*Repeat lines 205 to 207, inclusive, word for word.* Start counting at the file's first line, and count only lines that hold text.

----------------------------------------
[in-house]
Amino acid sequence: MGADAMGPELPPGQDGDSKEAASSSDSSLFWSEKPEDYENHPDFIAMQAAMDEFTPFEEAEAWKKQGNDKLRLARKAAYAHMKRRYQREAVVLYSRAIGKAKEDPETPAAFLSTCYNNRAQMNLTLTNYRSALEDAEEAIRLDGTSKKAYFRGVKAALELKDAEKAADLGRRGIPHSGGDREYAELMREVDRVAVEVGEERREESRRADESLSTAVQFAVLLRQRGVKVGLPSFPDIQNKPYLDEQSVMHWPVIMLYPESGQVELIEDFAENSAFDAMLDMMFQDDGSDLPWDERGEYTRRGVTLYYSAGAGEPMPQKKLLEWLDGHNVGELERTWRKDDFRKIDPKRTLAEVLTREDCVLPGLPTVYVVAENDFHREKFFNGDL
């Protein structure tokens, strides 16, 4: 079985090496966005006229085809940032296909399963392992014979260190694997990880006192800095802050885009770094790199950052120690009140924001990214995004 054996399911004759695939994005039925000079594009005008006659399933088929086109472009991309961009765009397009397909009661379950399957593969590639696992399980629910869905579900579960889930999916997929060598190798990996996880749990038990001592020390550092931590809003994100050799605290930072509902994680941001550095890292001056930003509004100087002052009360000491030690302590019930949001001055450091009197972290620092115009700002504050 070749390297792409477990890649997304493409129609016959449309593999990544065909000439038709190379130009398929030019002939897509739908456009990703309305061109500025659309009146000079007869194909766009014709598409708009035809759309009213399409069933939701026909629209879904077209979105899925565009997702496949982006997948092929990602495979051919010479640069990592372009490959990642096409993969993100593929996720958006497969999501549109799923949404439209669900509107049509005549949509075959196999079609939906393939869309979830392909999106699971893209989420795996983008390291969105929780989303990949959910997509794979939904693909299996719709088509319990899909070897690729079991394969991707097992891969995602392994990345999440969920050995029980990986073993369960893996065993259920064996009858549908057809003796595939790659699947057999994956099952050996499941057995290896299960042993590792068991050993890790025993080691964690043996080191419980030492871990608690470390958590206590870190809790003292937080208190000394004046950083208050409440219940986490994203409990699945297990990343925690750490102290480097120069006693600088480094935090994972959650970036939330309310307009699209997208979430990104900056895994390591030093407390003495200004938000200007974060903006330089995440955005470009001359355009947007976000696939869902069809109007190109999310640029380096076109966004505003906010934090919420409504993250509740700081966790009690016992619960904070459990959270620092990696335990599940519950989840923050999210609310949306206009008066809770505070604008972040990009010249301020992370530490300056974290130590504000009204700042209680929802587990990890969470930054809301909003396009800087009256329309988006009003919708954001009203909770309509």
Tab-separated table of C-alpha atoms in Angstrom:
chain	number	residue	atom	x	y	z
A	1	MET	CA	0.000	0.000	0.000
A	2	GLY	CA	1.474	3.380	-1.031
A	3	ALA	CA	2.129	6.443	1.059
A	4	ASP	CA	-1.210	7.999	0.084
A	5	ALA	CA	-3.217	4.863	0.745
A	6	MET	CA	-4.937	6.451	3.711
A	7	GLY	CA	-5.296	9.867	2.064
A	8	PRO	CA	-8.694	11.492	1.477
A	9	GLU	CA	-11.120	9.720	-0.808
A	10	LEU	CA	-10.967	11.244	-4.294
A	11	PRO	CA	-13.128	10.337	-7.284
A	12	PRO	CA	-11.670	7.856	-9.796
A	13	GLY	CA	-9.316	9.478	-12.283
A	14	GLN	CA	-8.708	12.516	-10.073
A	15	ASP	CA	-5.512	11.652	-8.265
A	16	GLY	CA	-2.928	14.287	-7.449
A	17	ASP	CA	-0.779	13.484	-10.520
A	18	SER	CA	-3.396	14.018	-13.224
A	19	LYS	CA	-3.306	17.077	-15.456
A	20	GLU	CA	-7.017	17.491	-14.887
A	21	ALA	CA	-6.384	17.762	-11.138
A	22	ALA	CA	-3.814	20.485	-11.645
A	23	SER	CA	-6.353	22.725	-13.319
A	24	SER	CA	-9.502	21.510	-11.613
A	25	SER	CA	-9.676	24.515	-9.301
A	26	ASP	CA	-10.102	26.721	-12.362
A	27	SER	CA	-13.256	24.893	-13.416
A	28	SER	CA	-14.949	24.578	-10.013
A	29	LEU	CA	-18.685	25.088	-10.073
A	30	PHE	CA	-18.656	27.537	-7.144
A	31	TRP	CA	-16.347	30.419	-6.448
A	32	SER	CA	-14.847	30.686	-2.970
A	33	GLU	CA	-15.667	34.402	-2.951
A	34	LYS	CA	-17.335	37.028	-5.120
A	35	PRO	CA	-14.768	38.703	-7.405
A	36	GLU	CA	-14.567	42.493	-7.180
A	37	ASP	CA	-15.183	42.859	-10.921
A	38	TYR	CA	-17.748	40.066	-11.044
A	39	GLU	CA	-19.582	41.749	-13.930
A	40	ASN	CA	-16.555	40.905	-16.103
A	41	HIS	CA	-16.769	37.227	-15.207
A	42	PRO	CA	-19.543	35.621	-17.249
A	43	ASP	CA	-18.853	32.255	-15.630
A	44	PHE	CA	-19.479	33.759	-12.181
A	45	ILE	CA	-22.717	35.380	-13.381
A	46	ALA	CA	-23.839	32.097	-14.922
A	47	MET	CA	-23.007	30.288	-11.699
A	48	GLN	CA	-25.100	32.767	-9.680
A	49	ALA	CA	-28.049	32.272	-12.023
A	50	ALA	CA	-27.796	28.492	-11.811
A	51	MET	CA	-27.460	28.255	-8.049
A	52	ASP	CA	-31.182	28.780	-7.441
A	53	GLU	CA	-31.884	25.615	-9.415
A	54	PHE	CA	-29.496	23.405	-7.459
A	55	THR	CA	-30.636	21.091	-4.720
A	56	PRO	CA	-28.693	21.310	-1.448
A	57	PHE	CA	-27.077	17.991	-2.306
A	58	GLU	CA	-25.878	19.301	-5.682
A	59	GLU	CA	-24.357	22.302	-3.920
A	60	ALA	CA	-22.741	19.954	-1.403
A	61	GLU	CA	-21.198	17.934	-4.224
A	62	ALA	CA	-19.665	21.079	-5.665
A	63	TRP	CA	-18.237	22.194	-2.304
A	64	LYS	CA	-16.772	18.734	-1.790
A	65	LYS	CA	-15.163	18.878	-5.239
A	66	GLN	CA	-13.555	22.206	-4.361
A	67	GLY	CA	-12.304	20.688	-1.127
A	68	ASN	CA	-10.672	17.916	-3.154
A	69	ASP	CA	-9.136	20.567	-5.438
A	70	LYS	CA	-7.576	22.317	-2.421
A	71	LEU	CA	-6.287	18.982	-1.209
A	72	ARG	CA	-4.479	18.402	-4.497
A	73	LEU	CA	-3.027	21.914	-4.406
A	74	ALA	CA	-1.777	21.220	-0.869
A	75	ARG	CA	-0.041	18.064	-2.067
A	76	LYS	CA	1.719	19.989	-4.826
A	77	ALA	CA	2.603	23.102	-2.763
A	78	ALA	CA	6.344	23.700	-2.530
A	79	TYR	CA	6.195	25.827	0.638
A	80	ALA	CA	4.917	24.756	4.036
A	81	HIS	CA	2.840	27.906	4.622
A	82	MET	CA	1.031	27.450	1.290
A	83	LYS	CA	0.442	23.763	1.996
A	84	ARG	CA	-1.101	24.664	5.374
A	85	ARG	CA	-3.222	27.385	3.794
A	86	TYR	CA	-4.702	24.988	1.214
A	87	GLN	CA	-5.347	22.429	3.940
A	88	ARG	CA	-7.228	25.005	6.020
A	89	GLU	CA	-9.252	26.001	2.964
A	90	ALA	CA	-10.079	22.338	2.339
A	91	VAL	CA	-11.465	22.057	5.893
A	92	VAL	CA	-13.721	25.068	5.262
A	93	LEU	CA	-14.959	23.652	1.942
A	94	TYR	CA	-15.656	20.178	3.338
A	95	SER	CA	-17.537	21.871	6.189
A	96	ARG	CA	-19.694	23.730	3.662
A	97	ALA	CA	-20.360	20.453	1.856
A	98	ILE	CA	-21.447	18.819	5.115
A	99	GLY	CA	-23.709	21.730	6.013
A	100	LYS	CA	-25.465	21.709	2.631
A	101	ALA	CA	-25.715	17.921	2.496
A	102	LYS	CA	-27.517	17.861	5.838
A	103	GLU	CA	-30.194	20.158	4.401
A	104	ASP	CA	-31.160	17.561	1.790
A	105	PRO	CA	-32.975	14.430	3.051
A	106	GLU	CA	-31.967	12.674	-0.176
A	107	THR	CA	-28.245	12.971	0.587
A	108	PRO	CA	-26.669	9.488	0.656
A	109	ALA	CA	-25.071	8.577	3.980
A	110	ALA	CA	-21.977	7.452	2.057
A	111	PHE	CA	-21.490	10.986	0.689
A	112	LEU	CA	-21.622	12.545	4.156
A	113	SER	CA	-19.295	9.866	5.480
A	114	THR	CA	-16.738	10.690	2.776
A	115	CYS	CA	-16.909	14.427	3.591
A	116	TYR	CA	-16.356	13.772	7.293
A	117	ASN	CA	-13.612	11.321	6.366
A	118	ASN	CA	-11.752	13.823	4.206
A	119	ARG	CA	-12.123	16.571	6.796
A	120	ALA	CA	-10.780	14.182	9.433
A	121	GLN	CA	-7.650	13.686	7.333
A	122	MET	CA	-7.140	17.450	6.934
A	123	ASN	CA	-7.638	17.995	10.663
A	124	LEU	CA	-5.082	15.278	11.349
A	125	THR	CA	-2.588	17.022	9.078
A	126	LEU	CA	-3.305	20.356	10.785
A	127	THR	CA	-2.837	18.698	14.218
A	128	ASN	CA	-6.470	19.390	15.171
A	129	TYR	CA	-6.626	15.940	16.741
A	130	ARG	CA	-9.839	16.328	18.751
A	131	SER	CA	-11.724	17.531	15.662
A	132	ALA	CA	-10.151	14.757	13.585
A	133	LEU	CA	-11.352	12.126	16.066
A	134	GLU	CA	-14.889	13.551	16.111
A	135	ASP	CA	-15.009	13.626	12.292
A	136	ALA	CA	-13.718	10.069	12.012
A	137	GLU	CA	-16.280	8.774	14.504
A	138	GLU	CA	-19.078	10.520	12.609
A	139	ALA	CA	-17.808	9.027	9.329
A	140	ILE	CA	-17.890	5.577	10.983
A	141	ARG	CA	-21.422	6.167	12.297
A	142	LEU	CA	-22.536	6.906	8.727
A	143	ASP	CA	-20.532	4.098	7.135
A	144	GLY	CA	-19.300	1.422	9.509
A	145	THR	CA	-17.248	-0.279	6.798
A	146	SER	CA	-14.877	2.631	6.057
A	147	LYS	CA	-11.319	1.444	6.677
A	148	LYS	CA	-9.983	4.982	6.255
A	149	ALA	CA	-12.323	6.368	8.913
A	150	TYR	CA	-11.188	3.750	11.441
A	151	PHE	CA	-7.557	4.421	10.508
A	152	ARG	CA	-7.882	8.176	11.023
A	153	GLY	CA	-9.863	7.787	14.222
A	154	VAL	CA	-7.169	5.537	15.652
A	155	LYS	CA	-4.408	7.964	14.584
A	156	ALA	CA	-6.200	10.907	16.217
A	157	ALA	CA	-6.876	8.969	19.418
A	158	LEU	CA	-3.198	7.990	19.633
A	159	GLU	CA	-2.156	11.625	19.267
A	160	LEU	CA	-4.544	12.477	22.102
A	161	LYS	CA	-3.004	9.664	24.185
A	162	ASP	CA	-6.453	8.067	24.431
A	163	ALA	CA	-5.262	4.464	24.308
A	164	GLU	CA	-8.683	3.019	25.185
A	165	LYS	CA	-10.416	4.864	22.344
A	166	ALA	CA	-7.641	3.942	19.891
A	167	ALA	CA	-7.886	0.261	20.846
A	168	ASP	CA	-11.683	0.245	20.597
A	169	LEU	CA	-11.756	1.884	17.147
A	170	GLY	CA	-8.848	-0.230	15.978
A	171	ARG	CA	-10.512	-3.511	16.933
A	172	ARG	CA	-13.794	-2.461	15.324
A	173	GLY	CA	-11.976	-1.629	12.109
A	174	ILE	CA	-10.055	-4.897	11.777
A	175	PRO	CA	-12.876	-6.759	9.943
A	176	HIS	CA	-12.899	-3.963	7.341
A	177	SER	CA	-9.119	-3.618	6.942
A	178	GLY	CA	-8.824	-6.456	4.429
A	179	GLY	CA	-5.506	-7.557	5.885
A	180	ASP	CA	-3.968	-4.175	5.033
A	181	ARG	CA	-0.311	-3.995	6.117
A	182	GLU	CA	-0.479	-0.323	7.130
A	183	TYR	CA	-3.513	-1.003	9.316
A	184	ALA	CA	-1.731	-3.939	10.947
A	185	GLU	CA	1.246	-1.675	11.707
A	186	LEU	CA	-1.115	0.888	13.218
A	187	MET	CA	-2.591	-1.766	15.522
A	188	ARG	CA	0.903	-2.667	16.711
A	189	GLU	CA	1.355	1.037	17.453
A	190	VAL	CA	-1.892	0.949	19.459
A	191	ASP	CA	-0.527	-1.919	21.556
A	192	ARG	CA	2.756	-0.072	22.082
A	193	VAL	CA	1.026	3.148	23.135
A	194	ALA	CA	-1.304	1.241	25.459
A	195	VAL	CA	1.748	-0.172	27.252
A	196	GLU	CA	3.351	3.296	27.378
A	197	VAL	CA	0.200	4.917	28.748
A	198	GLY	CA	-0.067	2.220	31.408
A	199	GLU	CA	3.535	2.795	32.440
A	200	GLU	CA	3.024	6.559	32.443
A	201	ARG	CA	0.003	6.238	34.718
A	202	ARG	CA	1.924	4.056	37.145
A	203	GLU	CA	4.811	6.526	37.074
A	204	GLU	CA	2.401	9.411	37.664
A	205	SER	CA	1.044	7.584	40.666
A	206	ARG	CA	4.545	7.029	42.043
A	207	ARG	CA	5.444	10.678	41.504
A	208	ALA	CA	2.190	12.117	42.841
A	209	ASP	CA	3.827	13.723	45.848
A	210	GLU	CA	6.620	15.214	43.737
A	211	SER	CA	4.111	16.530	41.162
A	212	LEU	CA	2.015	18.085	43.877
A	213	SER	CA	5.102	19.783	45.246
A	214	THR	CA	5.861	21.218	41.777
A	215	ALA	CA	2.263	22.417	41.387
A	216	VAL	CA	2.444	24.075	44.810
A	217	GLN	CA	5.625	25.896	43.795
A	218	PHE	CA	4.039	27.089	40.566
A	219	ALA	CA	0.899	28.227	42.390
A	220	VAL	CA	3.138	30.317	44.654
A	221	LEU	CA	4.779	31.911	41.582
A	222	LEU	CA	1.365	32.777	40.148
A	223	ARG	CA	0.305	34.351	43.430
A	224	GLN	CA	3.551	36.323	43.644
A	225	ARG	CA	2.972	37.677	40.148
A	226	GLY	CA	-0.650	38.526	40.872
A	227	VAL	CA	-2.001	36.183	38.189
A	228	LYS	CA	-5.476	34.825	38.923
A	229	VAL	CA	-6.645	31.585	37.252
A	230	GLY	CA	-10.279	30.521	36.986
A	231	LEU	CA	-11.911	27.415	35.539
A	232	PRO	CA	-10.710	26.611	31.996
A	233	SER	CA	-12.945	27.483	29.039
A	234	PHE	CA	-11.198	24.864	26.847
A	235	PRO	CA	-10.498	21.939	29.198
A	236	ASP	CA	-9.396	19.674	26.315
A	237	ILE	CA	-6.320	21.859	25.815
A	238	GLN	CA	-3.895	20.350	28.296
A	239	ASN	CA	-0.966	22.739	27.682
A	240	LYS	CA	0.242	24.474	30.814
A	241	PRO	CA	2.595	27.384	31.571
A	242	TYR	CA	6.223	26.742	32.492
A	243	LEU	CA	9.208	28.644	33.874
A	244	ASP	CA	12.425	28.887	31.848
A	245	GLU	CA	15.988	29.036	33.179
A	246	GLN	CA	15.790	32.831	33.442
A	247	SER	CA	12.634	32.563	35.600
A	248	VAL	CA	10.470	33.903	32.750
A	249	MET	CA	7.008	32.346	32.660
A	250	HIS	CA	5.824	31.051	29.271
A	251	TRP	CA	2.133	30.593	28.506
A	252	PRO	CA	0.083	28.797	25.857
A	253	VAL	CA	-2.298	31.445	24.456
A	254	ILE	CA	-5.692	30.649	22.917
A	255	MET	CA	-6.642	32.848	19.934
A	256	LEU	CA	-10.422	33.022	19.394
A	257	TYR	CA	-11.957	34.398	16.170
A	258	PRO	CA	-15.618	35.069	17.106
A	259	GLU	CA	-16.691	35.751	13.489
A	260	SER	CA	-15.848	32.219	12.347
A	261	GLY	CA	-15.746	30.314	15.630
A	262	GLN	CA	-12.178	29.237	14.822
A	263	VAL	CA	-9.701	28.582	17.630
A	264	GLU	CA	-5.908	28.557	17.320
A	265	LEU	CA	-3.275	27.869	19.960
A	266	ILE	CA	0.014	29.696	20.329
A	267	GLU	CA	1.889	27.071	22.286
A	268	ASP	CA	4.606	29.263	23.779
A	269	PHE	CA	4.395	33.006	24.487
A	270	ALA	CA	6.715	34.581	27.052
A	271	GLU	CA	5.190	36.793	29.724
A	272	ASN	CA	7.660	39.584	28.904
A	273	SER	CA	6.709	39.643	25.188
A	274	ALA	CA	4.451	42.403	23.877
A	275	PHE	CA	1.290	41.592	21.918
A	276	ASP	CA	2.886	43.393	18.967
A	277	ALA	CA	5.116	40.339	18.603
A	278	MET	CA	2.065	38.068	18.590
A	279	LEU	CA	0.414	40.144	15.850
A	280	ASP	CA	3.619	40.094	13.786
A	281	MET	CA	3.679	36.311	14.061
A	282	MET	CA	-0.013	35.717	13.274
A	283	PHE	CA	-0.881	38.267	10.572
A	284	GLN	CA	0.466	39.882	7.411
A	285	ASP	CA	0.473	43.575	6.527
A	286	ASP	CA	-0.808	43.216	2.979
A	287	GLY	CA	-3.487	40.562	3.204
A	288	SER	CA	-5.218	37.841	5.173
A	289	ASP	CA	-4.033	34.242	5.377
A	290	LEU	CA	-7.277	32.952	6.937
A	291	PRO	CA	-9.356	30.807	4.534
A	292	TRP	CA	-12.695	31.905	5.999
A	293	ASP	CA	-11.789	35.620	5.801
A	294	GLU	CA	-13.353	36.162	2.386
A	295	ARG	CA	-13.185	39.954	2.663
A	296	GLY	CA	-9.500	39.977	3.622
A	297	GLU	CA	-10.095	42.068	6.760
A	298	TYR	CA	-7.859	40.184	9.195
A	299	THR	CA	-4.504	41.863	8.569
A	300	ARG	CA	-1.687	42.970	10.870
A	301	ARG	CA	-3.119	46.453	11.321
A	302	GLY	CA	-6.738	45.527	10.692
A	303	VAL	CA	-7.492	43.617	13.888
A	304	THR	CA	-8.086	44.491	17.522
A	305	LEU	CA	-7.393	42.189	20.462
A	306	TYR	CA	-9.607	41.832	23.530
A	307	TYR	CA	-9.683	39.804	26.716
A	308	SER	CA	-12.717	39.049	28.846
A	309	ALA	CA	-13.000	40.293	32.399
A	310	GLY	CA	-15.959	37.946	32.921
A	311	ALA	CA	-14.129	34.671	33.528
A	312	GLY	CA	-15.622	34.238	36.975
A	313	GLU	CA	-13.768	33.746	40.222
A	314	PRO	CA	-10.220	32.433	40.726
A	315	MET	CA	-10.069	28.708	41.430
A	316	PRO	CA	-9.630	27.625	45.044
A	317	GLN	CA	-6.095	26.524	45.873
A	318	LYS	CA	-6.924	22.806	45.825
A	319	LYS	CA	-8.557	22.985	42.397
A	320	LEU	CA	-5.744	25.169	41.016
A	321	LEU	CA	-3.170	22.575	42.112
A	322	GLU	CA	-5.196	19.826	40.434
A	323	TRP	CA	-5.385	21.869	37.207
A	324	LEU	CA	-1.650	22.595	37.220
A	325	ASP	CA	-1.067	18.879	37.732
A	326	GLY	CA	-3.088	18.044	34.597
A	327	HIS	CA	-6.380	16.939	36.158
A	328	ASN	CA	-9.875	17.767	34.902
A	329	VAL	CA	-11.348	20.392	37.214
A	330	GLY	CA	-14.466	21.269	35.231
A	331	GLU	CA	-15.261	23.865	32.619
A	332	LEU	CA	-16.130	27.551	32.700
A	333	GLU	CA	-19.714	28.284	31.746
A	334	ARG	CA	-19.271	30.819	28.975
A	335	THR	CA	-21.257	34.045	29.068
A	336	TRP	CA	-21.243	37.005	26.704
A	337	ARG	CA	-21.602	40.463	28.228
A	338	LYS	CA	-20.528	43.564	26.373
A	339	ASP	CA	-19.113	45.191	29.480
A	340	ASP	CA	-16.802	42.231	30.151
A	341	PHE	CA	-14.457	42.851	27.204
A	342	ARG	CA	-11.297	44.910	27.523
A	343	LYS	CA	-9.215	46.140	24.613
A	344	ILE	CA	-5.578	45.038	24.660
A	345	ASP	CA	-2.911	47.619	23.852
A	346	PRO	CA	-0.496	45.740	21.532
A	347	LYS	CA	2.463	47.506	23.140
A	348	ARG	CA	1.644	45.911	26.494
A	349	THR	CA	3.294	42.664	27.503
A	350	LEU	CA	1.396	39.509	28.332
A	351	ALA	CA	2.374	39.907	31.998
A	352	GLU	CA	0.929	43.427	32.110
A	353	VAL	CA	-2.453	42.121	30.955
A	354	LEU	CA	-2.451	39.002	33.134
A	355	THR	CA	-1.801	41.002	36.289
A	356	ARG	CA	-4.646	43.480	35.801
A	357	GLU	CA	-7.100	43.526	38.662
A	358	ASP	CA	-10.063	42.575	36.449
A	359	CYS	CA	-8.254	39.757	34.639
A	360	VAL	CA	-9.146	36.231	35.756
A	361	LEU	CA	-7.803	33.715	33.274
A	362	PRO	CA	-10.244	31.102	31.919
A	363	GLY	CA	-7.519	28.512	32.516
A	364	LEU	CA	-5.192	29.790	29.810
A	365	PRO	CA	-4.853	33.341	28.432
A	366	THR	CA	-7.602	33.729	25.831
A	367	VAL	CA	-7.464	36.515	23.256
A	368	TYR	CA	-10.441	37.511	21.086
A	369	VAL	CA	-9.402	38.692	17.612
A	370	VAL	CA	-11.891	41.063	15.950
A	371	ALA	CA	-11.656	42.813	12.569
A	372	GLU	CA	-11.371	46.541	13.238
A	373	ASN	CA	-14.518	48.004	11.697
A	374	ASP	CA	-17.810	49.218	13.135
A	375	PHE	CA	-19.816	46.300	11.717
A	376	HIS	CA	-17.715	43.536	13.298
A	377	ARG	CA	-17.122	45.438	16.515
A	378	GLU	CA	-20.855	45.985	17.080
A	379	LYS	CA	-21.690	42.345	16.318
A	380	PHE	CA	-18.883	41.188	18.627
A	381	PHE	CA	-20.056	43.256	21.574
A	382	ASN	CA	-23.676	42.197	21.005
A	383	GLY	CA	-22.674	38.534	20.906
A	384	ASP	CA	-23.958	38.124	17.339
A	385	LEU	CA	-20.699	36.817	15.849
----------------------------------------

A	200	GLU	CA	3.024	6.559	32.443
A	201	ARG	CA	0.003	6.238	34.718
A	202	ARG	CA	1.924	4.056	37.145